The fact that Jerry Brown and the Democrats are the authors of this budget, and the ones directly responsible for liberally allowing working-class college students to pay the bill for the capitalists’ crisis, leaves us with a clear view of where they stand in relation to the student movement. The youth will find no support in their struggle from either the Democrats or the Republicans, both parties of the capitalist class, intent on preserving the status quo and extinguishing any independent movement of the working class or the youth.

But we cannot simply ignore the political arena, as the budget cuts continue to rain down from it. The student movement, just like the labor movement, will require a political vehicle for advancing its interests against those of the big banks and corporations that drive the two main parties of today.

This can only emerge in a decisive way if it is based on the resources and the power of the existing labor movement. Only a mass labor party could put forth the massive campaign needed to conquer the White House and Congress on an anti-austerity platform that would make the rich pay for their own crisis.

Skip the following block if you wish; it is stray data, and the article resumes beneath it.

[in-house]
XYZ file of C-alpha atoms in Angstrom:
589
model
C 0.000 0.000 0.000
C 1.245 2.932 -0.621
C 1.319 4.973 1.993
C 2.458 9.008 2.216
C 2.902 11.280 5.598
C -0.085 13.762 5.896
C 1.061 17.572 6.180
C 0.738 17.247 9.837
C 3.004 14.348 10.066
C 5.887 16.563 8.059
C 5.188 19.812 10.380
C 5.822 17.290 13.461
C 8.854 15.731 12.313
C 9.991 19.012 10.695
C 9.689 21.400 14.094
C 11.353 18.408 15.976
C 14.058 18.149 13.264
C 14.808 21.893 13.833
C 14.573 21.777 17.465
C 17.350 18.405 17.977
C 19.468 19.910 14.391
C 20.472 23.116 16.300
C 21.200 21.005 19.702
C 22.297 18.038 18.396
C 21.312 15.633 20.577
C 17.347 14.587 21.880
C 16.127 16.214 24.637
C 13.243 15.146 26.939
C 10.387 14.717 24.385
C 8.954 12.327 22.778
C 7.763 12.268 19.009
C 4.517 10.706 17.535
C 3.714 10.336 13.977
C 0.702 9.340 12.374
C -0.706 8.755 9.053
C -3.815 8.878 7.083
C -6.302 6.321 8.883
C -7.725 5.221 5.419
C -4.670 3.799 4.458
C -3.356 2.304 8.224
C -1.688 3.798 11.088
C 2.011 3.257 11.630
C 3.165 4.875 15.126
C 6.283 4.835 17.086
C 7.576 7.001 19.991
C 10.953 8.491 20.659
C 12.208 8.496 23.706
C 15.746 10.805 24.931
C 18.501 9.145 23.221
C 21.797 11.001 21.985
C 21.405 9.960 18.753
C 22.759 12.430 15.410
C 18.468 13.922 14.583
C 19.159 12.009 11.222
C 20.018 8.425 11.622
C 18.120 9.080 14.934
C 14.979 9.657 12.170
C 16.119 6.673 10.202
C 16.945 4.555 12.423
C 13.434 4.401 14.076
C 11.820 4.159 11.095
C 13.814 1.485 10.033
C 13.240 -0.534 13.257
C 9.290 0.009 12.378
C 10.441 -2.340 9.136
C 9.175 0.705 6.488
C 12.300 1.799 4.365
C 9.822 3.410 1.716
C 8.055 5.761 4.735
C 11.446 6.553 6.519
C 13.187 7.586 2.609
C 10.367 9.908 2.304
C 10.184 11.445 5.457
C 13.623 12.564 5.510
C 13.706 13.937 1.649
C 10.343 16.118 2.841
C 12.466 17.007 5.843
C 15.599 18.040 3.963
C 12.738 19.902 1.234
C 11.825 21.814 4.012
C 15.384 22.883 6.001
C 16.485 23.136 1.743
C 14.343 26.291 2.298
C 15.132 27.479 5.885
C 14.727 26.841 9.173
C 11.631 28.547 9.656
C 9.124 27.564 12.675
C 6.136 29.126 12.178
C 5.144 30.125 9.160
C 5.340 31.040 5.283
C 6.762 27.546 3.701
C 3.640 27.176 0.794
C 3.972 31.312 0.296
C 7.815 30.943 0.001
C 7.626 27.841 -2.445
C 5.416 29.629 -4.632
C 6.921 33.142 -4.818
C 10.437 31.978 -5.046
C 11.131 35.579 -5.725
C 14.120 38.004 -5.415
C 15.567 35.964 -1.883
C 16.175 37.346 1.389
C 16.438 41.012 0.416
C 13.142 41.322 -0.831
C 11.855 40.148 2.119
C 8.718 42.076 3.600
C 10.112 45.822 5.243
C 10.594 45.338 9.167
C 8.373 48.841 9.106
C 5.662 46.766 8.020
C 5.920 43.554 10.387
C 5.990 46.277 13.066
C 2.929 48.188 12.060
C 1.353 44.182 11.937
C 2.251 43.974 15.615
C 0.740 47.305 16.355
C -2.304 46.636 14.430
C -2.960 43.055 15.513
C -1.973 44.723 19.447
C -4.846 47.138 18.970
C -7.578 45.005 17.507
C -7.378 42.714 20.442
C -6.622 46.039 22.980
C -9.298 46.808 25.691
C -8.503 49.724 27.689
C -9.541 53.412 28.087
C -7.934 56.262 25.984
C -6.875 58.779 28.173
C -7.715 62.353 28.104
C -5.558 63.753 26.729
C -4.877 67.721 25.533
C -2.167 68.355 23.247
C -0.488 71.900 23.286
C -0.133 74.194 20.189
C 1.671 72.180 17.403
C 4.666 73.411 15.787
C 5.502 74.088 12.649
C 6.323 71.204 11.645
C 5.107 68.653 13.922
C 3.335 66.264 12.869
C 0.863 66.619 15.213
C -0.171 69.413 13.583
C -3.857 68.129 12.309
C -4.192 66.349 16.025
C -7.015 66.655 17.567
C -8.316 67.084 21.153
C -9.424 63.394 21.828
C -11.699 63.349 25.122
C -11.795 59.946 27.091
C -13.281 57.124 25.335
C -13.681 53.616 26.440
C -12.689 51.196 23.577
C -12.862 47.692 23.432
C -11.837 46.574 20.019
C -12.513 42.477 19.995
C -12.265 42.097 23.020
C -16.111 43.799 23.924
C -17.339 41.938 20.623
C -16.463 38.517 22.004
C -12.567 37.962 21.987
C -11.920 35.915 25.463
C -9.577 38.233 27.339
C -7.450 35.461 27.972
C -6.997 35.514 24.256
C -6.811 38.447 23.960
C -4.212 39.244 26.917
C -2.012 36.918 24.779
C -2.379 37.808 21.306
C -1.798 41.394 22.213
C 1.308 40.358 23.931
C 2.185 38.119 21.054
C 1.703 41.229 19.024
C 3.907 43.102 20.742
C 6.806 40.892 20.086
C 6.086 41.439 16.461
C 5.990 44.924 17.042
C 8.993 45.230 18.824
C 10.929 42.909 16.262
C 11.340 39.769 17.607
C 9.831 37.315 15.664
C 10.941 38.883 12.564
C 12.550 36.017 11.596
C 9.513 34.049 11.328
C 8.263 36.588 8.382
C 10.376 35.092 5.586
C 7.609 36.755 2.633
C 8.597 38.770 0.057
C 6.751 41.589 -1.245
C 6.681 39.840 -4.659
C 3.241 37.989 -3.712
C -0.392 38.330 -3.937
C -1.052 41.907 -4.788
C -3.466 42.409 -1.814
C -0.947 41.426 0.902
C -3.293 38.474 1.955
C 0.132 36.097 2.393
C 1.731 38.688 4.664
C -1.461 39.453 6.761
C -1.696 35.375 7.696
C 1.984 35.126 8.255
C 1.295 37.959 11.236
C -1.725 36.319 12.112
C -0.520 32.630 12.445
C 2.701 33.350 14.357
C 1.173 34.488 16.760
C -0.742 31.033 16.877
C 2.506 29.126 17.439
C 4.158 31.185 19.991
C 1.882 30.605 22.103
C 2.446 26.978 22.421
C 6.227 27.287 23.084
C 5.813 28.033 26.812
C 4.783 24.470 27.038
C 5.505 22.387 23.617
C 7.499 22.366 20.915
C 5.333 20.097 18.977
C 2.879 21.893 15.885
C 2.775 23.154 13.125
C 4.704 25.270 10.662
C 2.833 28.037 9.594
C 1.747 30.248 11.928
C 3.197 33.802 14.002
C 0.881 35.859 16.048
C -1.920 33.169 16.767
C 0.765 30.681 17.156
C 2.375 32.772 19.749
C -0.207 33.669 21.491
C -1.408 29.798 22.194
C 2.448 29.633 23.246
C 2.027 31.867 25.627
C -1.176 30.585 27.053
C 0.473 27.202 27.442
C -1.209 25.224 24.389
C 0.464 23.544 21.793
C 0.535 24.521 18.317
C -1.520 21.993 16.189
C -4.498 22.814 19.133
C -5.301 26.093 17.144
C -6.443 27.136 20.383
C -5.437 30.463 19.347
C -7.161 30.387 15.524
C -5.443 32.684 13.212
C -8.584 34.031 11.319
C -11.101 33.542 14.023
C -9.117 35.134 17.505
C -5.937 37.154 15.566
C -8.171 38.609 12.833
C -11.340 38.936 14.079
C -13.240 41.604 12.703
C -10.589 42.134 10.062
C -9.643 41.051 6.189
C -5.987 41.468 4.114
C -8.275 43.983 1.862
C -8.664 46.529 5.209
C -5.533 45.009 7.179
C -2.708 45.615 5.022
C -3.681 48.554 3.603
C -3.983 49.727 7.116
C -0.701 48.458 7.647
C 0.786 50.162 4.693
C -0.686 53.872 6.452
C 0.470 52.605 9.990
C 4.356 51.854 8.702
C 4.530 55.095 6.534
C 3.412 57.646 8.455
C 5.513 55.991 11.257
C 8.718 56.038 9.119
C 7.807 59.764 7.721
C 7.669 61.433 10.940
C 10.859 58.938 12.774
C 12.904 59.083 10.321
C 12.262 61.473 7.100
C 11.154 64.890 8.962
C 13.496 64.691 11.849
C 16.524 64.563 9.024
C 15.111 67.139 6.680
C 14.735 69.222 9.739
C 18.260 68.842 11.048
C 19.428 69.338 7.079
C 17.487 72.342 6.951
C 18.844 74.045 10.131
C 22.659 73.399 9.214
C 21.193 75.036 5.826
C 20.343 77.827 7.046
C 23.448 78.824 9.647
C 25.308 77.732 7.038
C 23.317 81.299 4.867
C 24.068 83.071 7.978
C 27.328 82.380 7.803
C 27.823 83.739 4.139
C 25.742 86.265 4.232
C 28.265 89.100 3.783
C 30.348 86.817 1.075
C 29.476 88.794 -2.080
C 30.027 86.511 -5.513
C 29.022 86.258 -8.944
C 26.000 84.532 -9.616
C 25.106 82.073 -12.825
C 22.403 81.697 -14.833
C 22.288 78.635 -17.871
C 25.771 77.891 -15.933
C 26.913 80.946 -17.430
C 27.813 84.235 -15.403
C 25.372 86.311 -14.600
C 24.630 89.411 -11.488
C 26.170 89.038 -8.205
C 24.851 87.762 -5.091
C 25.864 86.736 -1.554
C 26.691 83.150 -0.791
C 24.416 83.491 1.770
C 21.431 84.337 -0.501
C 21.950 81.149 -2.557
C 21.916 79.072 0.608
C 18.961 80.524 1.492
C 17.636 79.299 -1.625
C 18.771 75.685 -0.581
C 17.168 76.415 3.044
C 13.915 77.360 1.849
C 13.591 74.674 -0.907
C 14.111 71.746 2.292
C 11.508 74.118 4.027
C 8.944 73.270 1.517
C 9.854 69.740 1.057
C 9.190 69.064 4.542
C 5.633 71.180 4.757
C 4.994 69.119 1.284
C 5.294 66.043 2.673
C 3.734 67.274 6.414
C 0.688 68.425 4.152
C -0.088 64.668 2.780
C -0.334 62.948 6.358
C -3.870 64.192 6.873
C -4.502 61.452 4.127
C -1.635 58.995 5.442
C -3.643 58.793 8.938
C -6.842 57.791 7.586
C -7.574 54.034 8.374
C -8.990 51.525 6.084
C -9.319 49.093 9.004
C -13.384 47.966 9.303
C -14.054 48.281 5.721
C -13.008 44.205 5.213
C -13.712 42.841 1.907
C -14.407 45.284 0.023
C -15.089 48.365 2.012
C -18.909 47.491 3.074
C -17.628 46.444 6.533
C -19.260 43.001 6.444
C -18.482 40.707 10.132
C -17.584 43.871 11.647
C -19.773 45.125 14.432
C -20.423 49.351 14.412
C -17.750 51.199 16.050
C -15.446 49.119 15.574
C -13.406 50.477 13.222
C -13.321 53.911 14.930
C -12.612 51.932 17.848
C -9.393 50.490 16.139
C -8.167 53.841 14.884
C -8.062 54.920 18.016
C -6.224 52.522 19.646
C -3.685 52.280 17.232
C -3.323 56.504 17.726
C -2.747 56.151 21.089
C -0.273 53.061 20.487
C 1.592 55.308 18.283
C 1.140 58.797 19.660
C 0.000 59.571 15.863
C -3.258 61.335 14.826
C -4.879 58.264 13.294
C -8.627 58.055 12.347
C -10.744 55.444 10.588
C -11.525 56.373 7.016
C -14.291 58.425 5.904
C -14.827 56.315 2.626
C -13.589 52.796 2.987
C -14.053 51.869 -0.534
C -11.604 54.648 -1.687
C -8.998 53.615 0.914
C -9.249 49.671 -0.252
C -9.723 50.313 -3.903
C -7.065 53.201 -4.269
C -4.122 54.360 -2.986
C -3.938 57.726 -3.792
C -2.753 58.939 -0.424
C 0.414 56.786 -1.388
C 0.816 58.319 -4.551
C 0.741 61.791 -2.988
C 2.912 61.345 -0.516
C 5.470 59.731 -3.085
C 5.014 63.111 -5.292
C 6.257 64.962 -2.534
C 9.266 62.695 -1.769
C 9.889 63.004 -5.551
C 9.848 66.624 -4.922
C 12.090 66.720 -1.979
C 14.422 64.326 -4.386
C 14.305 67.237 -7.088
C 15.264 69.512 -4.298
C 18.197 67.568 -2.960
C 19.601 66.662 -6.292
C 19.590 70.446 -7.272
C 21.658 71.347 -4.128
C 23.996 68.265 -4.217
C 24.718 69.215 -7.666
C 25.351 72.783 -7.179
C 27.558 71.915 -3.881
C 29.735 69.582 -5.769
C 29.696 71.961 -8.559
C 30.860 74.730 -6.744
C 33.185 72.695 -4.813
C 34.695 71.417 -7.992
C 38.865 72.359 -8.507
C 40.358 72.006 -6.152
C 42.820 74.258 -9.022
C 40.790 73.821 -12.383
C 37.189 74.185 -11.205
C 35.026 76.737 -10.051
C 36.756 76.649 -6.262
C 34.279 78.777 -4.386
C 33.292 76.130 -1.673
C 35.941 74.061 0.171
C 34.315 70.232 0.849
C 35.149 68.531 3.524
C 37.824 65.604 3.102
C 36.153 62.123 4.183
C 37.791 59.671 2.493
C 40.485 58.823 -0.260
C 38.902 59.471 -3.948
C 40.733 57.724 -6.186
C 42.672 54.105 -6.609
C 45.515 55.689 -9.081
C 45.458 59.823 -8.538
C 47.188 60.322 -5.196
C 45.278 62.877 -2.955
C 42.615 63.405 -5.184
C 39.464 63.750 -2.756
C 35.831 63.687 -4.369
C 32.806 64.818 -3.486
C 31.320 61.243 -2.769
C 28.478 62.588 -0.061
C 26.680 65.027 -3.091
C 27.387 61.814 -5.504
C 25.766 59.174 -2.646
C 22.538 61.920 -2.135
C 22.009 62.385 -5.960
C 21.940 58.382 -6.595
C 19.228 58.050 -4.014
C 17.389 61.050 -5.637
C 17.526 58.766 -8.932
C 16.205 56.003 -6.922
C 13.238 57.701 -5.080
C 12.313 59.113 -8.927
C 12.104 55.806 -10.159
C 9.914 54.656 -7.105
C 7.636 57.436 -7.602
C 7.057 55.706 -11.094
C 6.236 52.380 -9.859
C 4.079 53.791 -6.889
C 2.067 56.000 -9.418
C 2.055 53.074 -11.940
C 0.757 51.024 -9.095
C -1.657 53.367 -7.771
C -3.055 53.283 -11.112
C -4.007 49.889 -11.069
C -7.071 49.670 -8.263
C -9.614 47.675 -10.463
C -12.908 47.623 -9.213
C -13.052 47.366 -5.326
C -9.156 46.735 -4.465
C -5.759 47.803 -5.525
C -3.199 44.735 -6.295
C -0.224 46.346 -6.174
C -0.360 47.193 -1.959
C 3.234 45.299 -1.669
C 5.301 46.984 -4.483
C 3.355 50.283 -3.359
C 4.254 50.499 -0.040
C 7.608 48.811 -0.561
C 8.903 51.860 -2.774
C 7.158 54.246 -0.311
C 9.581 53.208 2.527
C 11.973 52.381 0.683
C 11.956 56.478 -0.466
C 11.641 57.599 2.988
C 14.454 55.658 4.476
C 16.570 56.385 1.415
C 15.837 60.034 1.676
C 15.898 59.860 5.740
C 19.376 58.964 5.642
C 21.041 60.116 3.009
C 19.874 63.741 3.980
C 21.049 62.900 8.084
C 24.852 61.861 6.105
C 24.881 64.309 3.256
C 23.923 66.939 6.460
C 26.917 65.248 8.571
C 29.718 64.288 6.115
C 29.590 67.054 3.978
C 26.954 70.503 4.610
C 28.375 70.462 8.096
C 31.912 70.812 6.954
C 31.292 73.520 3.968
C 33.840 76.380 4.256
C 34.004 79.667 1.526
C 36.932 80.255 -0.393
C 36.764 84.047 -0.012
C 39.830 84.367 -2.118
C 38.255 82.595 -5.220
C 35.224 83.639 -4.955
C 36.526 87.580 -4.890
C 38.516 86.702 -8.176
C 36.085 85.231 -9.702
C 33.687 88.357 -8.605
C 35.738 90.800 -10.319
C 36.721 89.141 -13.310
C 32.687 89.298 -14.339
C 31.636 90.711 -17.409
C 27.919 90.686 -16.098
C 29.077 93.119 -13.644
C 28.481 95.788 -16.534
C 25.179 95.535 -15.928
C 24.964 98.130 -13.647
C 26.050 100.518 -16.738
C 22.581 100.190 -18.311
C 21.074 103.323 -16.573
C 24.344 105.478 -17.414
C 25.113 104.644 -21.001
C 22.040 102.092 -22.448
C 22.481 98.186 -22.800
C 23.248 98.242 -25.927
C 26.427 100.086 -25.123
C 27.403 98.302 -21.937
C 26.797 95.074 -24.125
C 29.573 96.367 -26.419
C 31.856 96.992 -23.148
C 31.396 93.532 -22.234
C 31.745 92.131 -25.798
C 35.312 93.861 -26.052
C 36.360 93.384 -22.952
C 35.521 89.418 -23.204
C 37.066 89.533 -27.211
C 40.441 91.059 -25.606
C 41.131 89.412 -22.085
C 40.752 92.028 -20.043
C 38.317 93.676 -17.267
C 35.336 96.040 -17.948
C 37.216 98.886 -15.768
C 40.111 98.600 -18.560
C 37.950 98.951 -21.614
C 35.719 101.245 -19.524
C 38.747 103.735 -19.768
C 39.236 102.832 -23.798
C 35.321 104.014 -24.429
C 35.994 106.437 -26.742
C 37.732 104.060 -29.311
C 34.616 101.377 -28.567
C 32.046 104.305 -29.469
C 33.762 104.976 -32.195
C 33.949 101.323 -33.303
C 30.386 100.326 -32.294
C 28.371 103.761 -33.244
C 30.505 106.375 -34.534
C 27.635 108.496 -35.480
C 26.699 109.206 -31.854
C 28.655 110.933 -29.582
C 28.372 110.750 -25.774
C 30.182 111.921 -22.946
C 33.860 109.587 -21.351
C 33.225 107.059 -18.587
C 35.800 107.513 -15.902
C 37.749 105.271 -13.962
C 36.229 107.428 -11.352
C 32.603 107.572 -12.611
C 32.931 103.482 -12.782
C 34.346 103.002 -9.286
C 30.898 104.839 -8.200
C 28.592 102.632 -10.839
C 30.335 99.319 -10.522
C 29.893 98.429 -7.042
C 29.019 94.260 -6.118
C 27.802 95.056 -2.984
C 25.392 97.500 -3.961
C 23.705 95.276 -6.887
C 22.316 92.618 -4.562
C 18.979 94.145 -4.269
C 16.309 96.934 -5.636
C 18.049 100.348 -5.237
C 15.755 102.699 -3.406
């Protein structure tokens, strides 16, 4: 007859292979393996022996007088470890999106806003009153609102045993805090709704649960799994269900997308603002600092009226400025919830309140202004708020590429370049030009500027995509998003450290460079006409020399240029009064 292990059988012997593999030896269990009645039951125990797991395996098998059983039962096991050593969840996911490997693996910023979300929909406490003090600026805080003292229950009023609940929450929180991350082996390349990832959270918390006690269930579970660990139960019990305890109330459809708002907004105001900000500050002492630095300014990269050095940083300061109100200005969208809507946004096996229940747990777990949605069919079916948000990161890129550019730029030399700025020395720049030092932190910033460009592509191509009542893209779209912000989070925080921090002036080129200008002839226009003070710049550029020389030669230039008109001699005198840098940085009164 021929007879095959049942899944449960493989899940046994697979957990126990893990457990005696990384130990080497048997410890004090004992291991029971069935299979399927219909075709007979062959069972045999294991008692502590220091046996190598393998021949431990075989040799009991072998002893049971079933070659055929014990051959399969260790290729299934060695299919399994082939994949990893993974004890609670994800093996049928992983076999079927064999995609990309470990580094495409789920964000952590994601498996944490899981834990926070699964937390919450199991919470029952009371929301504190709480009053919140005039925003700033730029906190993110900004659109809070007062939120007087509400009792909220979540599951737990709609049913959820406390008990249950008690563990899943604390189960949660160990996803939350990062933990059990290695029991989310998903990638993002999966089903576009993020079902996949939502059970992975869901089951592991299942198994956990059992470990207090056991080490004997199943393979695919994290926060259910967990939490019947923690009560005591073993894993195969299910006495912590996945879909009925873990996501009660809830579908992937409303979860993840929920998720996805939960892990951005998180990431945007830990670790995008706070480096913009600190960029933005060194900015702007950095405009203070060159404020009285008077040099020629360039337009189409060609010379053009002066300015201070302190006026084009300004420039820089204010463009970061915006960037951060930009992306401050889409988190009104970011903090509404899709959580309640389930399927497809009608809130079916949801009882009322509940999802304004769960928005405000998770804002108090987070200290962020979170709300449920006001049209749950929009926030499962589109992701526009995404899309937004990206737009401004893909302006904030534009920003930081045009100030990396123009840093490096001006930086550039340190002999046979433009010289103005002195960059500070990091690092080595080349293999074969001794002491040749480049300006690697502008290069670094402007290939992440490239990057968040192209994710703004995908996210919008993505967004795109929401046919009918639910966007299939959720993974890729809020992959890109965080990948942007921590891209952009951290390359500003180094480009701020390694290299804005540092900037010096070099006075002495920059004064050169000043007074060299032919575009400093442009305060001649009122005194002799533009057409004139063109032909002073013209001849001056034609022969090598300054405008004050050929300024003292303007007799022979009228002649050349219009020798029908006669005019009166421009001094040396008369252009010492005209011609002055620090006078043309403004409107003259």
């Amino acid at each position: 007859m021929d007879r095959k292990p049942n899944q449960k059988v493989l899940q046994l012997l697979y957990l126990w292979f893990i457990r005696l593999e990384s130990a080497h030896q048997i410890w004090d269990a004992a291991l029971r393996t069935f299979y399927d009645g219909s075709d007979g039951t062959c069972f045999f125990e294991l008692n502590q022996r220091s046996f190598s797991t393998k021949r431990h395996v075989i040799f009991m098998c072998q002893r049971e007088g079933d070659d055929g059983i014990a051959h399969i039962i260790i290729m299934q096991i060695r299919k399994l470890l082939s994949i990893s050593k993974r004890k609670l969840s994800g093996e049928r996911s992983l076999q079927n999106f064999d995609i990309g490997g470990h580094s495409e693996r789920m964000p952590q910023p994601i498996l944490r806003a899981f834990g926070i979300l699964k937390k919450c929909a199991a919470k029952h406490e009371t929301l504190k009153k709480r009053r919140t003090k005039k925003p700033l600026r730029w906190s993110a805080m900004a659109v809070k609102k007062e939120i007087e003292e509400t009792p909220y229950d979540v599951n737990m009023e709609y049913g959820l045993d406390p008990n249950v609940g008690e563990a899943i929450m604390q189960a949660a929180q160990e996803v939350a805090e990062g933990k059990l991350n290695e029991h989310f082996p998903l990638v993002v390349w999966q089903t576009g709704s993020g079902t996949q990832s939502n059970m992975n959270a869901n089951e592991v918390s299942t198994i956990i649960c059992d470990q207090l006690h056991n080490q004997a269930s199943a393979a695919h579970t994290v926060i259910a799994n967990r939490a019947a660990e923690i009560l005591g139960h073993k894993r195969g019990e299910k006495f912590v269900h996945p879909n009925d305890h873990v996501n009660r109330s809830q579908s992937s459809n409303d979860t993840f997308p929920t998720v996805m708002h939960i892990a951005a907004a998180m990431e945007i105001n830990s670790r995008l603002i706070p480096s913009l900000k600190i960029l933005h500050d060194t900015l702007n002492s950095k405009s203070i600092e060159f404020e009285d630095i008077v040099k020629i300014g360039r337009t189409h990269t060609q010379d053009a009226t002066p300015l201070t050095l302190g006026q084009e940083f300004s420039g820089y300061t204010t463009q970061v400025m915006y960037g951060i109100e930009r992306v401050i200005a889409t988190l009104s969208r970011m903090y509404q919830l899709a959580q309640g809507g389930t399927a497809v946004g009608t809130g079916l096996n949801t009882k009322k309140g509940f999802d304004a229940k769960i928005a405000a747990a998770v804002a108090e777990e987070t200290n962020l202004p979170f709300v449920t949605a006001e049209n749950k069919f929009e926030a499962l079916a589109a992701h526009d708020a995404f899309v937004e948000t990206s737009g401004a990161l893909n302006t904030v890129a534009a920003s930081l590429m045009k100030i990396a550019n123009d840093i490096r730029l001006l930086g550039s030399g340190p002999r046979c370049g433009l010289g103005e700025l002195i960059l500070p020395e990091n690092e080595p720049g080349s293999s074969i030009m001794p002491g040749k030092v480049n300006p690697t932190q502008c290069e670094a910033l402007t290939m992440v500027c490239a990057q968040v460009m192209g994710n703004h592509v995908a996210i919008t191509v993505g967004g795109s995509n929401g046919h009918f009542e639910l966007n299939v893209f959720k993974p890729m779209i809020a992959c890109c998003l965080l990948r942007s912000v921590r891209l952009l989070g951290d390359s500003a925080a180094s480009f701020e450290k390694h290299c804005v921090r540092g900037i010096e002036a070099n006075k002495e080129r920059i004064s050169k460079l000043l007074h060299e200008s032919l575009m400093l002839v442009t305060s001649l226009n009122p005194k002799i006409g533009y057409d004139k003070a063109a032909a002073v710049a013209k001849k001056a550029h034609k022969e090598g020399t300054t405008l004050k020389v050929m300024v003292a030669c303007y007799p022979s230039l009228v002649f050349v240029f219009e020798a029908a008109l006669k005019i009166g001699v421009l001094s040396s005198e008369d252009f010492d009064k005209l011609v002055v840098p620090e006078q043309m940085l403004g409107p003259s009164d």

The structural transformation of the student movement and the establishment of a mass organization may sound like a daunting task, but the youth in California and other states have on many occasions demonstrated their fighting spirit and explosive potential to take action on a mass scale.

As the young generation of the working class, we have no alternative but to fight back and to fundamentally change society. As long as capitalism continues to exist, any gains we make will be under threat of being rolled back. We believe that a similar process of transformation will unfold in the labor movement as the political crisis of capitalism continues to intensify.

Based on their own experience, working people will be compelled to enter the political arena in order to fight back as a class and improve our standard of living. We invite you to join the Workers International League to fight for a Marxist perspective and revolutionary socialist solution to the crisis of capitalism.